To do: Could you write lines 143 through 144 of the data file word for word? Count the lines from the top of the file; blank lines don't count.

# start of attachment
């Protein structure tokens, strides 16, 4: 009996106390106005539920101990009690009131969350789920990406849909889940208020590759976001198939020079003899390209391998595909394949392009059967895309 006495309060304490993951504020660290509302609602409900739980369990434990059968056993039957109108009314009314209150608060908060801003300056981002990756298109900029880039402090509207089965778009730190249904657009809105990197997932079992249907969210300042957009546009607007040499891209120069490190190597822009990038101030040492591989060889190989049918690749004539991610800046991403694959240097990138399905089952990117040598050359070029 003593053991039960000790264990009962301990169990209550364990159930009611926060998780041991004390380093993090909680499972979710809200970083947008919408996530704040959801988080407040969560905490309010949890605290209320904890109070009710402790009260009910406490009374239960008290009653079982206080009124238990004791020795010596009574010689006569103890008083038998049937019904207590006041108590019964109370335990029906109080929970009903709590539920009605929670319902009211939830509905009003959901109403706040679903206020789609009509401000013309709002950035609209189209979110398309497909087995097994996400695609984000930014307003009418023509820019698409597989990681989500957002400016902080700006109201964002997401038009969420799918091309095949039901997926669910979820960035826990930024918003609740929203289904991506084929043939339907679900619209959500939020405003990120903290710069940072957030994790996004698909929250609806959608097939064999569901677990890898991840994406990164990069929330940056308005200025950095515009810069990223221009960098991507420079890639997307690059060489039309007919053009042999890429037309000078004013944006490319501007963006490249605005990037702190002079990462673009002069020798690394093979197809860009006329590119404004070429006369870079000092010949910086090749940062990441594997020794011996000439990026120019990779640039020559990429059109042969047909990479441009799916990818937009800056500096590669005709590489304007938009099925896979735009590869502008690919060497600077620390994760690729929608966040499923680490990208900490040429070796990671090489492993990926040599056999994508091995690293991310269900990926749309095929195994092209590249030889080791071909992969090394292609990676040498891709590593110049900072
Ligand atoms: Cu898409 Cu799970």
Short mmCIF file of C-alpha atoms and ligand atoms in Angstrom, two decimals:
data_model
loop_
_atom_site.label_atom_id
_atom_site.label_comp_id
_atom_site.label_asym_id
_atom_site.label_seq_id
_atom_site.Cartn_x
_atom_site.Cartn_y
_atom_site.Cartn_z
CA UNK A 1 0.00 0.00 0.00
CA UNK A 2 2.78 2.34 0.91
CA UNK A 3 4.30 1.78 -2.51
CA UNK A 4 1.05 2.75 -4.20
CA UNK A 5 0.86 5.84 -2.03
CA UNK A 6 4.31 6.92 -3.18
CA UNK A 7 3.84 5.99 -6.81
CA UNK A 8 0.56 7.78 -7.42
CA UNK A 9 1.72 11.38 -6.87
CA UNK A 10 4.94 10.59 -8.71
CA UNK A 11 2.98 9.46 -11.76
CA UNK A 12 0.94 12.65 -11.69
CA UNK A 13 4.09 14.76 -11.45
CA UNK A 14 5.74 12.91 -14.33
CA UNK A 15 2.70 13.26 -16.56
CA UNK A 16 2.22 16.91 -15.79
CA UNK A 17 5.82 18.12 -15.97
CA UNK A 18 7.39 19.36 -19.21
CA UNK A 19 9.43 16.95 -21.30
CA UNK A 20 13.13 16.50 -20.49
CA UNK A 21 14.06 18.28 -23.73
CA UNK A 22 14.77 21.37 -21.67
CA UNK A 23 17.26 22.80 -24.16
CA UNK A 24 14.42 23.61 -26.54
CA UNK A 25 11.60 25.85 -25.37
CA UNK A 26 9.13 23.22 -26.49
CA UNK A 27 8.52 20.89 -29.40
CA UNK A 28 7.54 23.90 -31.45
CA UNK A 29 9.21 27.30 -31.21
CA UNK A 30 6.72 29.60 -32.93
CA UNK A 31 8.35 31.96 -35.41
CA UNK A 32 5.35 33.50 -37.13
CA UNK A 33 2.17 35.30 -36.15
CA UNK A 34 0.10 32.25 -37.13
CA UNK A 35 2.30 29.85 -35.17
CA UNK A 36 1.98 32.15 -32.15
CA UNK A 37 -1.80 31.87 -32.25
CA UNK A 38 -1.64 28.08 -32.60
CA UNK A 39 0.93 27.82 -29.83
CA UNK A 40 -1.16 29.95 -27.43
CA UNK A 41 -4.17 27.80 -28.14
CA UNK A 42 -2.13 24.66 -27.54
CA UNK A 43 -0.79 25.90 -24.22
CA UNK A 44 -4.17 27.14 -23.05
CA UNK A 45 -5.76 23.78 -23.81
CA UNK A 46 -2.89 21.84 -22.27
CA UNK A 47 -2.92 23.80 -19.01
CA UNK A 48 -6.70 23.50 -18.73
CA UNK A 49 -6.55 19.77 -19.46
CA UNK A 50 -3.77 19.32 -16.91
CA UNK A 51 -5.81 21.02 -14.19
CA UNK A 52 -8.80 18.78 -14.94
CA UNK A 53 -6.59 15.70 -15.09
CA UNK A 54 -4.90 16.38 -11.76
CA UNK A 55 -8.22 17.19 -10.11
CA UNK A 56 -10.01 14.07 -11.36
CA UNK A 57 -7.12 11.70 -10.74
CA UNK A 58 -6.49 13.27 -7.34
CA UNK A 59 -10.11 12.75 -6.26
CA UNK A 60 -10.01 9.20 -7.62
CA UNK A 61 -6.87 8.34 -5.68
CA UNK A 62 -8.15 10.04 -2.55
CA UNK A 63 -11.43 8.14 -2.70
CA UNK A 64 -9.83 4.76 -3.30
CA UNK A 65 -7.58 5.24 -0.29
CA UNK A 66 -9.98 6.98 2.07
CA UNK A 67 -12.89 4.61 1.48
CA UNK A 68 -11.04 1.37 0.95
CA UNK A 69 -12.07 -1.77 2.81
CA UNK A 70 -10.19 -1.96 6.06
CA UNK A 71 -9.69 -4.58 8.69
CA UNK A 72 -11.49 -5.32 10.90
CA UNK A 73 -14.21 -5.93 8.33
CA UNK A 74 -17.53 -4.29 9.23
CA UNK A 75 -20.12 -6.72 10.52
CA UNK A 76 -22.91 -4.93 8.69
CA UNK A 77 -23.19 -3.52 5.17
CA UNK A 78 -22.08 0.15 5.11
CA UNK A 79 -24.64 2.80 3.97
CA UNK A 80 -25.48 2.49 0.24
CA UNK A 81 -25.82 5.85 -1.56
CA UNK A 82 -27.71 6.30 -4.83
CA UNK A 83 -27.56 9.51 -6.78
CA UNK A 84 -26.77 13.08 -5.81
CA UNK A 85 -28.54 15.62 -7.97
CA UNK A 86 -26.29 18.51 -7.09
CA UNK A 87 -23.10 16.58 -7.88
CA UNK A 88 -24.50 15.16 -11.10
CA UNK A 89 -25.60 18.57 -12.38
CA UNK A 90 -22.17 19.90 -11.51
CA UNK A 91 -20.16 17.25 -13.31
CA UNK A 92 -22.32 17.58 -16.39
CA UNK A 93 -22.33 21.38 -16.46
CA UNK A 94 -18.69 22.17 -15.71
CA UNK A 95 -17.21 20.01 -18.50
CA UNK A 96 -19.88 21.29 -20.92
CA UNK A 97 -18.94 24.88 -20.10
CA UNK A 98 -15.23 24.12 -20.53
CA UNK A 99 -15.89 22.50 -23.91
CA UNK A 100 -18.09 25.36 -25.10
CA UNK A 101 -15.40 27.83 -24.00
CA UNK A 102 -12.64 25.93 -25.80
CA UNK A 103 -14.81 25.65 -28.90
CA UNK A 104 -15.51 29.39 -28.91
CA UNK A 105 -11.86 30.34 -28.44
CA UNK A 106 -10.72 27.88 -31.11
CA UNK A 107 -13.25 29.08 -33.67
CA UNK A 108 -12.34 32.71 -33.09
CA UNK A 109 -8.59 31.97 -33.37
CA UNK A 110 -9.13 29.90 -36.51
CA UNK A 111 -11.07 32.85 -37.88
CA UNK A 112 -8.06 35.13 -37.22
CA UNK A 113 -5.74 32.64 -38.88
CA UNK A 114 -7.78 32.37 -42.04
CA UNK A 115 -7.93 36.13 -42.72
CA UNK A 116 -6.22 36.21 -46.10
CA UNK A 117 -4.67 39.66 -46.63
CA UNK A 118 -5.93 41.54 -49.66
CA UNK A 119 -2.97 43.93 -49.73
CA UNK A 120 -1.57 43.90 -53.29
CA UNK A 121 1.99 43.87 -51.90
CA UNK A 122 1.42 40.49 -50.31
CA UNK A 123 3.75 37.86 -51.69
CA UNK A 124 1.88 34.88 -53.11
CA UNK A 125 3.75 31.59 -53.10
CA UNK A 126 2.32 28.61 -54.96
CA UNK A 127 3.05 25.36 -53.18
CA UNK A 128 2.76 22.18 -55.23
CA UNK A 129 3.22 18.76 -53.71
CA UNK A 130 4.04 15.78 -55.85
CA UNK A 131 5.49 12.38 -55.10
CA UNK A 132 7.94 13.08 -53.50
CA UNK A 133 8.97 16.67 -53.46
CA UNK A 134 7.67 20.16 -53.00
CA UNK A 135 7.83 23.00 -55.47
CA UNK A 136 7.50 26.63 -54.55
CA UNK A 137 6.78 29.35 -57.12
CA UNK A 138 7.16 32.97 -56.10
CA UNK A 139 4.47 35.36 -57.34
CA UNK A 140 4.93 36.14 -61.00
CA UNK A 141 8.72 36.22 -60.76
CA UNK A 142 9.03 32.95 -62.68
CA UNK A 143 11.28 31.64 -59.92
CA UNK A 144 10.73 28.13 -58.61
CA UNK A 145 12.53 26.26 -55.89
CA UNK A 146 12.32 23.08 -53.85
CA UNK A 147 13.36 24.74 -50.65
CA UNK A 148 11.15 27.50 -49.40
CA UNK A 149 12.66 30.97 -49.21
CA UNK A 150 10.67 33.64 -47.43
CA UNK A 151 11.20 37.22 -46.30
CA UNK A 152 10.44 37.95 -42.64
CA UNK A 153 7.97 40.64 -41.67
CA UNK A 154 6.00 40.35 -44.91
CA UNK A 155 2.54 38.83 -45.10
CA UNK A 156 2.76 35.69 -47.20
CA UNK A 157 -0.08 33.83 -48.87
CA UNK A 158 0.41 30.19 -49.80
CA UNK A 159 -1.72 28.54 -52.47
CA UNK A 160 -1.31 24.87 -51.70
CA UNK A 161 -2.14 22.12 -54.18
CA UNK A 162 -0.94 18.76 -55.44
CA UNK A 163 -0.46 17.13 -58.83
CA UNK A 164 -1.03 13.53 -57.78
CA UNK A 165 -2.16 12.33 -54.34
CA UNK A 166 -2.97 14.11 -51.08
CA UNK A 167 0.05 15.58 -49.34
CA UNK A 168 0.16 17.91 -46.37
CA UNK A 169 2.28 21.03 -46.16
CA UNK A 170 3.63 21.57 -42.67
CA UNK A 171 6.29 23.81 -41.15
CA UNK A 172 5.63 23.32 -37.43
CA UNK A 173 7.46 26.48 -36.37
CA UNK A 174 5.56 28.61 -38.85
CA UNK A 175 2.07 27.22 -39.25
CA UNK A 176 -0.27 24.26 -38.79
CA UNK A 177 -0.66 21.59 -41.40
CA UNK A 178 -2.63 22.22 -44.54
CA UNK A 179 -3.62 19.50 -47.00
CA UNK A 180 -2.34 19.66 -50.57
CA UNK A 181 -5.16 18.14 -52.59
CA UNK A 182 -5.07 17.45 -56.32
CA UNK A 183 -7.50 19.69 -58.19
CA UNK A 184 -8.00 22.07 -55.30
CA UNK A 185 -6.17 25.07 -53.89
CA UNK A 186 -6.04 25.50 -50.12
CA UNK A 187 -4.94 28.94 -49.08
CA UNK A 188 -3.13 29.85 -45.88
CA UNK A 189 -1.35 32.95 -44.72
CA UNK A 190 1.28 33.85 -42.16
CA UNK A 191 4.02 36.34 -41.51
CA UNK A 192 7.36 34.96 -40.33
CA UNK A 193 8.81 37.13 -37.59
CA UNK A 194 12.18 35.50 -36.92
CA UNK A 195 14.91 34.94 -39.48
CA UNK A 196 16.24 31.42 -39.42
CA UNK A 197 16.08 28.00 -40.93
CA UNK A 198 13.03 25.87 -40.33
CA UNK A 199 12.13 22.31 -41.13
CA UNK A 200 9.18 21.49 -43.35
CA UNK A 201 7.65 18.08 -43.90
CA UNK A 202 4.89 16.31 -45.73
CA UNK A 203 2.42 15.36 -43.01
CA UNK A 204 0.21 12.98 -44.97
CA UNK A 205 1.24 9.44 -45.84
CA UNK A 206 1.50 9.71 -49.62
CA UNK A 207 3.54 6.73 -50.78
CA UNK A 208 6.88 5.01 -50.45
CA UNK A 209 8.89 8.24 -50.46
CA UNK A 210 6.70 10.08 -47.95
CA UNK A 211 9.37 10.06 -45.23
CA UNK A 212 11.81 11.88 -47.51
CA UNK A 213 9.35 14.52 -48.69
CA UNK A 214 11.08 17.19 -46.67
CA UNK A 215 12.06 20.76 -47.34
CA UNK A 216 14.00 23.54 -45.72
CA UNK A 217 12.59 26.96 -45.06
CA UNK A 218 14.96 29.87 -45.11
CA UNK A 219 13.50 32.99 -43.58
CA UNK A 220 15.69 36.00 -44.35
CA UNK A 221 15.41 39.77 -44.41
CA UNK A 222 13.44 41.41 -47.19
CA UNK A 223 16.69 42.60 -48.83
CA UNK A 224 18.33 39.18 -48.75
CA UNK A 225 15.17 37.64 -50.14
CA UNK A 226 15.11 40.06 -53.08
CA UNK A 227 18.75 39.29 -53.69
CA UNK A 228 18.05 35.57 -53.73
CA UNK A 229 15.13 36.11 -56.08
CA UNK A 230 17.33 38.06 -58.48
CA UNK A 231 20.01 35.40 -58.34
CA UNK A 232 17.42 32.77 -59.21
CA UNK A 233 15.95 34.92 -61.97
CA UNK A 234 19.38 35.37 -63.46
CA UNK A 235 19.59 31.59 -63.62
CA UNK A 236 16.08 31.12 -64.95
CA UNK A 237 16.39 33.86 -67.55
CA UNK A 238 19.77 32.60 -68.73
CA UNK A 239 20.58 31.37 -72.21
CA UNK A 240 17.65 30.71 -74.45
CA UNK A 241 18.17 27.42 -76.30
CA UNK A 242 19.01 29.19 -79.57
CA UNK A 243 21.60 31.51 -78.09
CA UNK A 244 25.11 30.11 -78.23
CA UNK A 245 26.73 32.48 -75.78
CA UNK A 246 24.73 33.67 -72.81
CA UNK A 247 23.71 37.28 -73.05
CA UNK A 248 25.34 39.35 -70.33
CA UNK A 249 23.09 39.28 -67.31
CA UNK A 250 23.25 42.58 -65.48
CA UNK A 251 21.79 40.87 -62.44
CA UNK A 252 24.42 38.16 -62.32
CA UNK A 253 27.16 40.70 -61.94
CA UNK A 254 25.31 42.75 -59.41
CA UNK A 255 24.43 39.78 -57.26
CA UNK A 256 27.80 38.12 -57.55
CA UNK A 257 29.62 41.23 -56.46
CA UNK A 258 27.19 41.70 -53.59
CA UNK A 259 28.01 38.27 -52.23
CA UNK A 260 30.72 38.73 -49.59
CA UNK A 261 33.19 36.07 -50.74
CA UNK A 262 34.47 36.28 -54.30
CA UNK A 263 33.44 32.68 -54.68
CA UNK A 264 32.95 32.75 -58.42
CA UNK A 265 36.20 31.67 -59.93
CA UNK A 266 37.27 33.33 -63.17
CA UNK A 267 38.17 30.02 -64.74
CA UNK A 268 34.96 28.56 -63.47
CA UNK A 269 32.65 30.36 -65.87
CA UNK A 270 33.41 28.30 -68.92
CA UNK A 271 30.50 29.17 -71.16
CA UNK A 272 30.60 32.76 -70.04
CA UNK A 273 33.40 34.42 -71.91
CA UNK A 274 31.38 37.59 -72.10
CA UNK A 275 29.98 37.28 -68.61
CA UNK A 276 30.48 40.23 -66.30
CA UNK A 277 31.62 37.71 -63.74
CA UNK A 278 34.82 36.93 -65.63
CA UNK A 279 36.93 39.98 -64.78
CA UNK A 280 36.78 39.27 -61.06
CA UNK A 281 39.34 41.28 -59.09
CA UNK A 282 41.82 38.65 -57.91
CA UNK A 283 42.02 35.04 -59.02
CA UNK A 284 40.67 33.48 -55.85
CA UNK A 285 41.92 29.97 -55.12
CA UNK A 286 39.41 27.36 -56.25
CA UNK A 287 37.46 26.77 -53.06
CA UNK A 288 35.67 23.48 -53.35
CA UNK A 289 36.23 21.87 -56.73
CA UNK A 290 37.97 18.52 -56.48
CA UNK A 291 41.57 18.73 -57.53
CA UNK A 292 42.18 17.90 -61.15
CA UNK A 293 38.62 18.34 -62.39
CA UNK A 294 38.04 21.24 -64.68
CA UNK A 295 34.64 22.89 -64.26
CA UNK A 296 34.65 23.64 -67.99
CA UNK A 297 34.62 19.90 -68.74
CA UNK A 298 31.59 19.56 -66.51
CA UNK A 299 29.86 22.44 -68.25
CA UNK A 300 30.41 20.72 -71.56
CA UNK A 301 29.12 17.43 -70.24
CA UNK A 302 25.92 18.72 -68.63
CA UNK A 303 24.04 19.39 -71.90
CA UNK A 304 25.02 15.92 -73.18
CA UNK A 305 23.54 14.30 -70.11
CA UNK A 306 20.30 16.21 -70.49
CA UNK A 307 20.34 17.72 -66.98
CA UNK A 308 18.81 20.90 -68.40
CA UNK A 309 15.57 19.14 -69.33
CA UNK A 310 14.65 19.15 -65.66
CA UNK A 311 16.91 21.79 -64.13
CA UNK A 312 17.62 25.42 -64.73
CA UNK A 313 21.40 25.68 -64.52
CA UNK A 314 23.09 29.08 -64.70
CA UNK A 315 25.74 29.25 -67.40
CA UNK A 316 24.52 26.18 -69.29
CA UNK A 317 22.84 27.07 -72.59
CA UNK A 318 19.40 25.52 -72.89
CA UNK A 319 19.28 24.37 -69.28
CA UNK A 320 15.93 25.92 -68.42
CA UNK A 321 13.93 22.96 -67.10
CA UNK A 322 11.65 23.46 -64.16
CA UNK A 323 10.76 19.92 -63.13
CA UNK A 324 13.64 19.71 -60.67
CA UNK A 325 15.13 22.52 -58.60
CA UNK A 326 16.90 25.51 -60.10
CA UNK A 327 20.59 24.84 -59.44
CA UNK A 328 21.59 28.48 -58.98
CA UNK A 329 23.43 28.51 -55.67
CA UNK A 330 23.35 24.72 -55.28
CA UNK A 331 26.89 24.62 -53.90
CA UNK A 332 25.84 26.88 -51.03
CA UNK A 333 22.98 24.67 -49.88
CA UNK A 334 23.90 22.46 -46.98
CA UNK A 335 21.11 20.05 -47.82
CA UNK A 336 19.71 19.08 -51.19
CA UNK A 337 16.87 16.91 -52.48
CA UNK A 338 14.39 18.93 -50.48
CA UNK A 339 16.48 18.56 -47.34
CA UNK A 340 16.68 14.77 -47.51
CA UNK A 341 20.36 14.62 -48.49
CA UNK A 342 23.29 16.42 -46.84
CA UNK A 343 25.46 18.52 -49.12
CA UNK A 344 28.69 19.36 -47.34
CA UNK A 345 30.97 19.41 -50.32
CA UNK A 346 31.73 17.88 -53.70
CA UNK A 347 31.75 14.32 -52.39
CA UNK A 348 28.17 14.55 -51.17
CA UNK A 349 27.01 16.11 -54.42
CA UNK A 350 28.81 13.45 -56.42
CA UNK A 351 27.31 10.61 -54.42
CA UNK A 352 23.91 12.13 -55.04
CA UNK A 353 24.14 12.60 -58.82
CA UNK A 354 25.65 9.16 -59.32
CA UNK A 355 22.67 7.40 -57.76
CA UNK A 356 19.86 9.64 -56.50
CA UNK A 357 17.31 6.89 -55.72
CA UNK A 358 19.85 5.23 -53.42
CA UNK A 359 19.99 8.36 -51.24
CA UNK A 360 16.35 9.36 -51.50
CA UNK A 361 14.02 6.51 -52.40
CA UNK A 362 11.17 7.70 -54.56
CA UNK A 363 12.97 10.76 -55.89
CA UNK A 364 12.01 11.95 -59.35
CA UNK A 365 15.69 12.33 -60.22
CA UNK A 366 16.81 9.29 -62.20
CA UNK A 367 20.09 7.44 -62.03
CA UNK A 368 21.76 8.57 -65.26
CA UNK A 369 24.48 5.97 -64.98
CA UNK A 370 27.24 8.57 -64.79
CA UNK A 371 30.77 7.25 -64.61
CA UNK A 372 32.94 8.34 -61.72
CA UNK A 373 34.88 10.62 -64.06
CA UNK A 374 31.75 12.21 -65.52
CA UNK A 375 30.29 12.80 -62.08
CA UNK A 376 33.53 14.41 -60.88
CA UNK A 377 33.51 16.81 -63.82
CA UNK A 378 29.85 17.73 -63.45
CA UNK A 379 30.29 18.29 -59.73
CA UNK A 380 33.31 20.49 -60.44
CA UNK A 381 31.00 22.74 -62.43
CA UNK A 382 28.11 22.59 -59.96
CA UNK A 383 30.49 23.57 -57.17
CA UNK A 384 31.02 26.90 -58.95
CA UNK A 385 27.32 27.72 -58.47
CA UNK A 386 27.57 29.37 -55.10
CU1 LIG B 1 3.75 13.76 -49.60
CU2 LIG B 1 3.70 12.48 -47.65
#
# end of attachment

CA UNK A 131 5.49 12.38 -55.10
CA UNK A 132 7.94 13.08 -53.50